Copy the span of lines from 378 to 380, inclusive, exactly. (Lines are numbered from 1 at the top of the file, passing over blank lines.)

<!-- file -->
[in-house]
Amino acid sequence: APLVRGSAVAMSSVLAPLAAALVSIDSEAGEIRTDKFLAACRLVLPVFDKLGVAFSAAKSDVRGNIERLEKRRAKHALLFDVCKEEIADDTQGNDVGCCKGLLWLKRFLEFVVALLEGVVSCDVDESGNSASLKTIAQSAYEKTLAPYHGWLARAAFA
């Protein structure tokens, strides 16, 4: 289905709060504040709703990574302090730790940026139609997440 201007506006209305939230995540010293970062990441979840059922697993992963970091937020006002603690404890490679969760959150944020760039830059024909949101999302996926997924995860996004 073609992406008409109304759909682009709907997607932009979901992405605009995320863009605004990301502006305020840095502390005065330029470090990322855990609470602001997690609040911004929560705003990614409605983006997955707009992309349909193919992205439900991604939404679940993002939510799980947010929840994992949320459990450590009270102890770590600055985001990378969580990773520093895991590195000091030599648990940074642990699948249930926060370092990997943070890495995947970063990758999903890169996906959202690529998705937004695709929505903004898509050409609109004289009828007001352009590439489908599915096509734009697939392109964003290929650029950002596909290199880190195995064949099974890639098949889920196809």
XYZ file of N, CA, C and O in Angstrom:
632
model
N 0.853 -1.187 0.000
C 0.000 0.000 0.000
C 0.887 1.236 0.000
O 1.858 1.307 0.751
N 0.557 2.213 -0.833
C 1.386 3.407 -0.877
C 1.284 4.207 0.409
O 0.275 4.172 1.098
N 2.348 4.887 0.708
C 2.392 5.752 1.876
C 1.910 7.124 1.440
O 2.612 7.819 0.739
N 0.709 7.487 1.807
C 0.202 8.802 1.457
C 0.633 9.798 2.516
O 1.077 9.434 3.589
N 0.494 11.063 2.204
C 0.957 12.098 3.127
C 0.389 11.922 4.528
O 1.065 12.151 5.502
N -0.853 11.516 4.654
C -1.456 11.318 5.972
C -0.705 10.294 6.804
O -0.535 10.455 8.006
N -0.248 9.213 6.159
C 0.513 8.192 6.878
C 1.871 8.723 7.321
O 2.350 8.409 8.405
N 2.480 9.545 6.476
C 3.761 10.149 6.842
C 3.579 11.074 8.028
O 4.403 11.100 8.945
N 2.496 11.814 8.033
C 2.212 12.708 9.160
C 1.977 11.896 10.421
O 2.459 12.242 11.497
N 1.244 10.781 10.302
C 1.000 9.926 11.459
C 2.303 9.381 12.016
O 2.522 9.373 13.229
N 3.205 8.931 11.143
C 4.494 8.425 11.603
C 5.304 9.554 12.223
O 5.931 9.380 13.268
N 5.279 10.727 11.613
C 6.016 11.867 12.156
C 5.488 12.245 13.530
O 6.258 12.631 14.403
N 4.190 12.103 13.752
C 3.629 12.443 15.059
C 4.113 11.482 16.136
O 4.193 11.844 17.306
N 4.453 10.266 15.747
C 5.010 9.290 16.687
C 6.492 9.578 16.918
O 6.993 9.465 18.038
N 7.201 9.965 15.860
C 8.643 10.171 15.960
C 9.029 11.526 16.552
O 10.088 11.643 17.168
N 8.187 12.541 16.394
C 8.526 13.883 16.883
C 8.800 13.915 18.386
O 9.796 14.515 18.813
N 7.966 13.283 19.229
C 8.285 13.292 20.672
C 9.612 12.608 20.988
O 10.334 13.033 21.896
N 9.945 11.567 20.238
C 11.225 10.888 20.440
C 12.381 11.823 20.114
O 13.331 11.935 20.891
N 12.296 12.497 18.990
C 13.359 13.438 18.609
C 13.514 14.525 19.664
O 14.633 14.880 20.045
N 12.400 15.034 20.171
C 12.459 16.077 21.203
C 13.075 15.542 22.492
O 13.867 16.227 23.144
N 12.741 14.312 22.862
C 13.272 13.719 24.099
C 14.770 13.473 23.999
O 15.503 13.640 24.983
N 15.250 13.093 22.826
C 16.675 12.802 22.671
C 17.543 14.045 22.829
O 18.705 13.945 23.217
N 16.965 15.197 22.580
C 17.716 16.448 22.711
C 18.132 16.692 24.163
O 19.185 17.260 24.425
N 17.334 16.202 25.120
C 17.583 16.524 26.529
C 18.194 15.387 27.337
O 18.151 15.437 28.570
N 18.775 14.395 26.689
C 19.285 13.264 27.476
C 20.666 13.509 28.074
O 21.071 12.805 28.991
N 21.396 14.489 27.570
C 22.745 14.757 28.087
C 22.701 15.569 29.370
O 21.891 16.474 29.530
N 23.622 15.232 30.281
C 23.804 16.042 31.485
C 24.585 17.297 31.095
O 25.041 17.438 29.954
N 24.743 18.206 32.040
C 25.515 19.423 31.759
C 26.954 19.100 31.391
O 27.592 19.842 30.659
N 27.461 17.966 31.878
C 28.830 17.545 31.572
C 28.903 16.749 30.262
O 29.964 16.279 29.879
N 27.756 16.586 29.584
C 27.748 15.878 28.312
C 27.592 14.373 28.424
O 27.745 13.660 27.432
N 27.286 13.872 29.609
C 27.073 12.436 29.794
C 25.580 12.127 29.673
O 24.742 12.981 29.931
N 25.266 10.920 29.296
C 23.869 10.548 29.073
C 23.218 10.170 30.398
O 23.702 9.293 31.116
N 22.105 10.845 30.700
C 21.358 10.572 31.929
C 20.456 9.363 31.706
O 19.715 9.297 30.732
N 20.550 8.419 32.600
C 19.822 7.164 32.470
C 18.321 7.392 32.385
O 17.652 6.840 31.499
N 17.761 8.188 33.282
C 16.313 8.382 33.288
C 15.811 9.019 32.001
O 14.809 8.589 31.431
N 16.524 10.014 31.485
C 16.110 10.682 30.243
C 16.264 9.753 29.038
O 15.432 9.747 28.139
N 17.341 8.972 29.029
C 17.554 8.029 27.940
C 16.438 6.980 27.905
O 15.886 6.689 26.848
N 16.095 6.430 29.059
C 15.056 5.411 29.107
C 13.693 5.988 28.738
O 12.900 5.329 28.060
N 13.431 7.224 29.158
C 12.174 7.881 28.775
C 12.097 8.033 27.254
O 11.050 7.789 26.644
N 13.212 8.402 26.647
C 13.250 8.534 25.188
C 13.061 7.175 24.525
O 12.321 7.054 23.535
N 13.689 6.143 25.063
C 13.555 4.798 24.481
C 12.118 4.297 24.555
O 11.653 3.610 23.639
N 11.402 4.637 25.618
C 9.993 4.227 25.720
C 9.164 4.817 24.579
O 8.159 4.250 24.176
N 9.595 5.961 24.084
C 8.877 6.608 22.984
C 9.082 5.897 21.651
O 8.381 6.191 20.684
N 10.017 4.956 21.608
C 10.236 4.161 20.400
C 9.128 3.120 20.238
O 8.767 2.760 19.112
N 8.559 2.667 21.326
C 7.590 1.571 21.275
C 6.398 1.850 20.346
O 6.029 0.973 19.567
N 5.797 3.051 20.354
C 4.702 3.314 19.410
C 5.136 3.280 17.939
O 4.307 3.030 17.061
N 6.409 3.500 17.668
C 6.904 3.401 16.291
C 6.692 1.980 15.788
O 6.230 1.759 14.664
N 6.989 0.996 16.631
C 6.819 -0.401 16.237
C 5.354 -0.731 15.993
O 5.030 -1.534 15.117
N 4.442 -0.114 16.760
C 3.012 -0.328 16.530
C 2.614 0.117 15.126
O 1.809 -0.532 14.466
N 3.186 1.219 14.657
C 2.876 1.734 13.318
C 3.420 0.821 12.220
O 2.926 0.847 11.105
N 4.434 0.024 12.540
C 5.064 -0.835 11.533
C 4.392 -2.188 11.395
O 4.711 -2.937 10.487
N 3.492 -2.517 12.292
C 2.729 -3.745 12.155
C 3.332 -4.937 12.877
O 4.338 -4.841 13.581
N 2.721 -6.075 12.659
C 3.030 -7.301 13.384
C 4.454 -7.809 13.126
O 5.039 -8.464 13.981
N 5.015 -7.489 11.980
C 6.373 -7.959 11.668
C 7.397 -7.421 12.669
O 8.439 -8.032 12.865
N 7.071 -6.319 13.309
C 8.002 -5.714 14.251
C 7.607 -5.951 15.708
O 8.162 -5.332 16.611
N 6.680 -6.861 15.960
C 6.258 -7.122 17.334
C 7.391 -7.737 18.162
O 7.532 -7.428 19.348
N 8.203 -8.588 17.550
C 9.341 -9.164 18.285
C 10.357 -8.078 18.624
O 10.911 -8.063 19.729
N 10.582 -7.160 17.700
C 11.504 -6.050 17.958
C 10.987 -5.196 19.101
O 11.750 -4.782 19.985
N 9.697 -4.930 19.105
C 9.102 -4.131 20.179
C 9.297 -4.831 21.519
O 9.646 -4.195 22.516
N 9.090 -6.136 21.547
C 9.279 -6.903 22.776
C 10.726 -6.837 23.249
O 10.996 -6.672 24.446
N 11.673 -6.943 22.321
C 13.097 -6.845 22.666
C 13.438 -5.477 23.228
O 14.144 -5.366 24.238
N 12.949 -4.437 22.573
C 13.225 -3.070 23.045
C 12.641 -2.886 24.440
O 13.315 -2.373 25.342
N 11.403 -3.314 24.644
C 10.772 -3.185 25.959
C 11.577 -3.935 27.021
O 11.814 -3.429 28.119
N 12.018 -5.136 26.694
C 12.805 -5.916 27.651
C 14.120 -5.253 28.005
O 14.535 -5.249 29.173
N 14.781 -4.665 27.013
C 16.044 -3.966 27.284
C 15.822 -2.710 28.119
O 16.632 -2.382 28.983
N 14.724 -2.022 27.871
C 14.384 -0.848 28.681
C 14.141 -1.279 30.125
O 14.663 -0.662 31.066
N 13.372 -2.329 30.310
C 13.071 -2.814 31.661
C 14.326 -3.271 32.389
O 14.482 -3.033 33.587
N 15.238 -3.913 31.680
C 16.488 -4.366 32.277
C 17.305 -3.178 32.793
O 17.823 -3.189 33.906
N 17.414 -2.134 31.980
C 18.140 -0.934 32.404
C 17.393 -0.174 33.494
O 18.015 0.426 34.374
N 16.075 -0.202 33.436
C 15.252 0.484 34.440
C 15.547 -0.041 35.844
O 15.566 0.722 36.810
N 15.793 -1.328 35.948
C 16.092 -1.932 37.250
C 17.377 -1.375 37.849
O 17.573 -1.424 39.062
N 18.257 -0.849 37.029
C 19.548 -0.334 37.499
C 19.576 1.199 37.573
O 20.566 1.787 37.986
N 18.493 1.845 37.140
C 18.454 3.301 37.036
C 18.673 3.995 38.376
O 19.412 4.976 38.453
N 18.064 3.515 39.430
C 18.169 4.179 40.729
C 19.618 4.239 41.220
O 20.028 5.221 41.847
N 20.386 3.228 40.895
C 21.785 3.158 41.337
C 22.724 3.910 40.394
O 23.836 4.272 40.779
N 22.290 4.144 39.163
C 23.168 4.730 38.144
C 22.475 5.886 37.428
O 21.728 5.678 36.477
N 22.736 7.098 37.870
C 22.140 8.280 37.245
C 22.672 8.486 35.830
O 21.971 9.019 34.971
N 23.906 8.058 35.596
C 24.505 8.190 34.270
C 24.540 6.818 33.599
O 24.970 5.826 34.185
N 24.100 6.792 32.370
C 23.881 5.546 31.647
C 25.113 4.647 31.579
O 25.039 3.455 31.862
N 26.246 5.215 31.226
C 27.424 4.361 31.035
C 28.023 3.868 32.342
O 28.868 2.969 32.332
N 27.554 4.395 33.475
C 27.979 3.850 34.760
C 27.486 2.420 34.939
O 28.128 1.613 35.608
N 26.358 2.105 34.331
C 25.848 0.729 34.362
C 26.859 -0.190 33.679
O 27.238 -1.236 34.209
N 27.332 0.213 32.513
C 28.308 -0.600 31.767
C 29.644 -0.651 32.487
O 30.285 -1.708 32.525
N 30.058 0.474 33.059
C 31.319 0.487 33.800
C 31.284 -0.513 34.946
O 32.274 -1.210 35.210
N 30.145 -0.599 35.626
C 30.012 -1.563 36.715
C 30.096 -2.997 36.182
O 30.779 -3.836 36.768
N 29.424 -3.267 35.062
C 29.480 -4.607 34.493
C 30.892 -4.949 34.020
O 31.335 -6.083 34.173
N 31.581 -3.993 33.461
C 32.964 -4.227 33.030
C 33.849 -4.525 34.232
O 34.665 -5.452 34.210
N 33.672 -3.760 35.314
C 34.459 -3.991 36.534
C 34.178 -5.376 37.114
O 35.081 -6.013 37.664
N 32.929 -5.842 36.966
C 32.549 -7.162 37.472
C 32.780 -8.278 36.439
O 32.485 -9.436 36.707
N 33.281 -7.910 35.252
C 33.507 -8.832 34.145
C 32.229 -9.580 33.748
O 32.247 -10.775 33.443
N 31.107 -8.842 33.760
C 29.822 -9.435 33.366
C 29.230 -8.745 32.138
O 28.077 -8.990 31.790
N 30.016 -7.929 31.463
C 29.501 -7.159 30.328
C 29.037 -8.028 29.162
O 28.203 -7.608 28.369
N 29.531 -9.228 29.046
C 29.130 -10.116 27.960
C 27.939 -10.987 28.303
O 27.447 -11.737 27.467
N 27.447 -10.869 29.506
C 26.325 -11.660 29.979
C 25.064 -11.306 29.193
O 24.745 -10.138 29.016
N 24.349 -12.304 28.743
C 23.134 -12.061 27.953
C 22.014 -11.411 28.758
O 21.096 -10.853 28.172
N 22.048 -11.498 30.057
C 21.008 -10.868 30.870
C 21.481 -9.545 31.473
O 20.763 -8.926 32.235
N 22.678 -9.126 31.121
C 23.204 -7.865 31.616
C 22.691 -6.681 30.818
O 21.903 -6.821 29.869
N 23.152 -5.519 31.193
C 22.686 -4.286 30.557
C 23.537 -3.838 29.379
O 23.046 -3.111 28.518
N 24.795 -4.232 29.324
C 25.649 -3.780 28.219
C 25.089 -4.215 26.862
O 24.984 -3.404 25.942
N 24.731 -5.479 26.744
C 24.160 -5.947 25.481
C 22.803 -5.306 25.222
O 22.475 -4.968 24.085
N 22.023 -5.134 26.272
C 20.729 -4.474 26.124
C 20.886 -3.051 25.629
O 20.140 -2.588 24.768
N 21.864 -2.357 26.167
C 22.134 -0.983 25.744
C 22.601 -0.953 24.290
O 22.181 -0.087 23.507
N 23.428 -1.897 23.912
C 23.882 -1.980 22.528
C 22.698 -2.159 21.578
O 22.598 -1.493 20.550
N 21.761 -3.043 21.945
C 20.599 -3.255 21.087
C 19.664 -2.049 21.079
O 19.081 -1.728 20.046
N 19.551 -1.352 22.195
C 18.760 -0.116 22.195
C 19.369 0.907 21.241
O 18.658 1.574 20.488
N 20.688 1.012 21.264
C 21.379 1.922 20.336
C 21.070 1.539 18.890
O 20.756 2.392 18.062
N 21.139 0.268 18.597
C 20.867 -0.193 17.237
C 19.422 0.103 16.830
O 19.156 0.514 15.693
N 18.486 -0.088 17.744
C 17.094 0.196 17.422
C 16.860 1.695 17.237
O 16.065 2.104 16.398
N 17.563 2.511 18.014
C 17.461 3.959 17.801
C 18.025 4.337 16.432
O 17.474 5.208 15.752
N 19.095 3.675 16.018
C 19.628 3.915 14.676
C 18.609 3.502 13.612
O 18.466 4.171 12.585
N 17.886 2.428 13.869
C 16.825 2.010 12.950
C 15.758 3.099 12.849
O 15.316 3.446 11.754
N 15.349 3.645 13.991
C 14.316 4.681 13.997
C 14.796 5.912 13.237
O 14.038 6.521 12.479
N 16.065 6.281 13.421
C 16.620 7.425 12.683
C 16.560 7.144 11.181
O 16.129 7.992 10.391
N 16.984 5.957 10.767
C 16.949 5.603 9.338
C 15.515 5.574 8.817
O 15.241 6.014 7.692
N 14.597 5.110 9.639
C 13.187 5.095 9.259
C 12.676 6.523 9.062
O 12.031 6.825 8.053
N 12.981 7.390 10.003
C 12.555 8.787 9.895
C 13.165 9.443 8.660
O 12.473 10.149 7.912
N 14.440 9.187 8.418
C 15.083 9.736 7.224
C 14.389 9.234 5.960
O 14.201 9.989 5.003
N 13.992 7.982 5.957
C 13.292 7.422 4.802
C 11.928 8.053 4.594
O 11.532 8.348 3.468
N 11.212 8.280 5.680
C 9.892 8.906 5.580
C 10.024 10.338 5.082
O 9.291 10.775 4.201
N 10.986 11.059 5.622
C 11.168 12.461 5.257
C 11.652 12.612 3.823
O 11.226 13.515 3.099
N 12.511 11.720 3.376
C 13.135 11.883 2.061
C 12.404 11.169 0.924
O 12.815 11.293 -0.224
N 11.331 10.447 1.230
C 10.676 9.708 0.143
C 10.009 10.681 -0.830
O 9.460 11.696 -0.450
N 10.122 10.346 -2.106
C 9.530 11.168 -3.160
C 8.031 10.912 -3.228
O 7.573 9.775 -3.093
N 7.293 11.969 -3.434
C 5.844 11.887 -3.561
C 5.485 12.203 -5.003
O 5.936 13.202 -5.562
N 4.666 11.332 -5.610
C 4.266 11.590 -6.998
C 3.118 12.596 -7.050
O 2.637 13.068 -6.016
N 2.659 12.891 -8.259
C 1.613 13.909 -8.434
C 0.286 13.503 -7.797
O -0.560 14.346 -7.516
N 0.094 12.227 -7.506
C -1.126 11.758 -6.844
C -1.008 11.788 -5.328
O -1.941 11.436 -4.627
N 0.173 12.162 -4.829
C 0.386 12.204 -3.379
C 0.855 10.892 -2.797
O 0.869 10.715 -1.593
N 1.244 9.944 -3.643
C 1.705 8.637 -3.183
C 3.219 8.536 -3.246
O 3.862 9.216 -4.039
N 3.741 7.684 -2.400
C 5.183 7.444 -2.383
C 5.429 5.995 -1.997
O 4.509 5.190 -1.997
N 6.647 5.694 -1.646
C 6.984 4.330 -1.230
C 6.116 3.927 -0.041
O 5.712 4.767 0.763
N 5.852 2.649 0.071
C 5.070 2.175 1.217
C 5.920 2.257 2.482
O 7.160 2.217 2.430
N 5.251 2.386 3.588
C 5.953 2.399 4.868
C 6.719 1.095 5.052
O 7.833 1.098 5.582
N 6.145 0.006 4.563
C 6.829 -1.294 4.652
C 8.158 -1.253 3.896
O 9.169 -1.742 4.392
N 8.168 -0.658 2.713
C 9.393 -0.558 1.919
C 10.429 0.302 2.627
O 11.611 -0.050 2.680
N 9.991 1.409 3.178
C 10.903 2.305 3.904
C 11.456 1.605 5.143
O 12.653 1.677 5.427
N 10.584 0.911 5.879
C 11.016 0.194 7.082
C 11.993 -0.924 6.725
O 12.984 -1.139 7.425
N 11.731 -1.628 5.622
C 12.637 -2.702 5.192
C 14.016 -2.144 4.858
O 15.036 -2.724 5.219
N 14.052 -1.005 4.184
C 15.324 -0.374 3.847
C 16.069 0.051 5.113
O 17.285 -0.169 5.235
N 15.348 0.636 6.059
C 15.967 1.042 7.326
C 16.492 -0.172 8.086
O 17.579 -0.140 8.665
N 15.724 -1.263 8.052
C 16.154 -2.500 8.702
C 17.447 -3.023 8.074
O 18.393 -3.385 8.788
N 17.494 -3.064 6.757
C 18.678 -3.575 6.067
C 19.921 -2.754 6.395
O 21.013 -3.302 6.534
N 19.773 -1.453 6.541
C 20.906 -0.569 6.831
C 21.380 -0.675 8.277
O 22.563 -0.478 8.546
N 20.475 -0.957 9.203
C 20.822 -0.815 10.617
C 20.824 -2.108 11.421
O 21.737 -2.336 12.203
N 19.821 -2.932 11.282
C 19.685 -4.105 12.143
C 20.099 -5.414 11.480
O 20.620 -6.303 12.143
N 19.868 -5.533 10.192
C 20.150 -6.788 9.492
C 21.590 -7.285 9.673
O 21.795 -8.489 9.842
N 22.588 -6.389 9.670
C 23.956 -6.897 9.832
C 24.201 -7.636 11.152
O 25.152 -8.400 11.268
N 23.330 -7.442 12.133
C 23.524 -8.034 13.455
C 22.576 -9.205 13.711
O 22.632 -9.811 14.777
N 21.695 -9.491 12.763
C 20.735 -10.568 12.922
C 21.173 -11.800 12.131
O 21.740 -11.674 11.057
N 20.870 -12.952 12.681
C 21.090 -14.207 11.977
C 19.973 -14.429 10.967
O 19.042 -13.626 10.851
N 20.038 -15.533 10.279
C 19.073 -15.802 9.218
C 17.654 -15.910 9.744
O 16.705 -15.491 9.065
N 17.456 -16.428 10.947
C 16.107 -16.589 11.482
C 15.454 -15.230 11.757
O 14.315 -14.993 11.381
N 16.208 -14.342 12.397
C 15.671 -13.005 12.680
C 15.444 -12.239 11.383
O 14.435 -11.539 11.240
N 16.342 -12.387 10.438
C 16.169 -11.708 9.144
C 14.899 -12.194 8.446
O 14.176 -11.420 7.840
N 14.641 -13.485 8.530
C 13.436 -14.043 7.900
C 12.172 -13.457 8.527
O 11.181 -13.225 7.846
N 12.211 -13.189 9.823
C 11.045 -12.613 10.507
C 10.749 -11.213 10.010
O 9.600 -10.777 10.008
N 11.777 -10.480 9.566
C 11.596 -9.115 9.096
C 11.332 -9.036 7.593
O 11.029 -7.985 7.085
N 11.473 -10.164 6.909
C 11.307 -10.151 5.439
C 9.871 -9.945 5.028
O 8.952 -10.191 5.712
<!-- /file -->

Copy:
O 27.447 -11.737 27.467
N 27.447 -10.869 29.506
C 26.325 -11.660 29.979